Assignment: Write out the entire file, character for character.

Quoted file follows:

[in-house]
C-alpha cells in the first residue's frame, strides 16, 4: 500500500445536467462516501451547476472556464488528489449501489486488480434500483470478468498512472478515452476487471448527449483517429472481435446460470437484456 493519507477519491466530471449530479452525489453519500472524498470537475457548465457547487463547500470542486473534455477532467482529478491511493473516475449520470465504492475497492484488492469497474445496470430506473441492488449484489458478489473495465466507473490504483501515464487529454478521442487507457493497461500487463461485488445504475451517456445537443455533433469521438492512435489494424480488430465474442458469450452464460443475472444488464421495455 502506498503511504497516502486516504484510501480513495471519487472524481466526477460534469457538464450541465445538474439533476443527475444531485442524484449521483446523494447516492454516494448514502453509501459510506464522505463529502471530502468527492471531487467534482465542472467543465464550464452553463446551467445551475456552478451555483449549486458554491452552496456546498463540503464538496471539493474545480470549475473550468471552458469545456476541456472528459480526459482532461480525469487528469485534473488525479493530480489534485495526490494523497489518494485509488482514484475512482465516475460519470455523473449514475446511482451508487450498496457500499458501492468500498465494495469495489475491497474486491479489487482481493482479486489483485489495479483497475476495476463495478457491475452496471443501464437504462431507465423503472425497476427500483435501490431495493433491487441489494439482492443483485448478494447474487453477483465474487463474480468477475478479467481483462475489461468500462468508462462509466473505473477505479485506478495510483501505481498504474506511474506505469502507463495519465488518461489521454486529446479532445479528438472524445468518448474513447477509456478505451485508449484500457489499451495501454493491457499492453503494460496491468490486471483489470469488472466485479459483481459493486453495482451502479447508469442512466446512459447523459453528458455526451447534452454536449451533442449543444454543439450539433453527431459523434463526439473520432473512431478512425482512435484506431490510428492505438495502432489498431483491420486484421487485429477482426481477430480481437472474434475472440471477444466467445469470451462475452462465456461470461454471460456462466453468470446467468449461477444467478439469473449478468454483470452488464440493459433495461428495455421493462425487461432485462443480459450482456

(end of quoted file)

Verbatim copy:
[in-house]
C-alpha cells in the first residue's frame, strides 16, 4: 500500500445536467462516501451547476472556464488528489449501489486488480434500483470478468498512472478515452476487471448527449483517429472481435446460470437484456 493519507477519491466530471449530479452525489453519500472524498470537475457548465457547487463547500470542486473534455477532467482529478491511493473516475449520470465504492475497492484488492469497474445496470430506473441492488449484489458478489473495465466507473490504483501515464487529454478521442487507457493497461500487463461485488445504475451517456445537443455533433469521438492512435489494424480488430465474442458469450452464460443475472444488464421495455 502506498503511504497516502486516504484510501480513495471519487472524481466526477460534469457538464450541465445538474439533476443527475444531485442524484449521483446523494447516492454516494448514502453509501459510506464522505463529502471530502468527492471531487467534482465542472467543465464550464452553463446551467445551475456552478451555483449549486458554491452552496456546498463540503464538496471539493474545480470549475473550468471552458469545456476541456472528459480526459482532461480525469487528469485534473488525479493530480489534485495526490494523497489518494485509488482514484475512482465516475460519470455523473449514475446511482451508487450498496457500499458501492468500498465494495469495489475491497474486491479489487482481493482479486489483485489495479483497475476495476463495478457491475452496471443501464437504462431507465423503472425497476427500483435501490431495493433491487441489494439482492443483485448478494447474487453477483465474487463474480468477475478479467481483462475489461468500462468508462462509466473505473477505479485506478495510483501505481498504474506511474506505469502507463495519465488518461489521454486529446479532445479528438472524445468518448474513447477509456478505451485508449484500457489499451495501454493491457499492453503494460496491468490486471483489470469488472466485479459483481459493486453495482451502479447508469442512466446512459447523459453528458455526451447534452454536449451533442449543444454543439450539433453527431459523434463526439473520432473512431478512425482512435484506431490510428492505438495502432489498431483491420486484421487485429477482426481477430480481437472474434475472440471477444466467445469470451462475452462465456461470461454471460456462466453468470446467468449461477444467478439469473449478468454483470452488464440493459433495461428495455421493462425487461432485462443480459450482456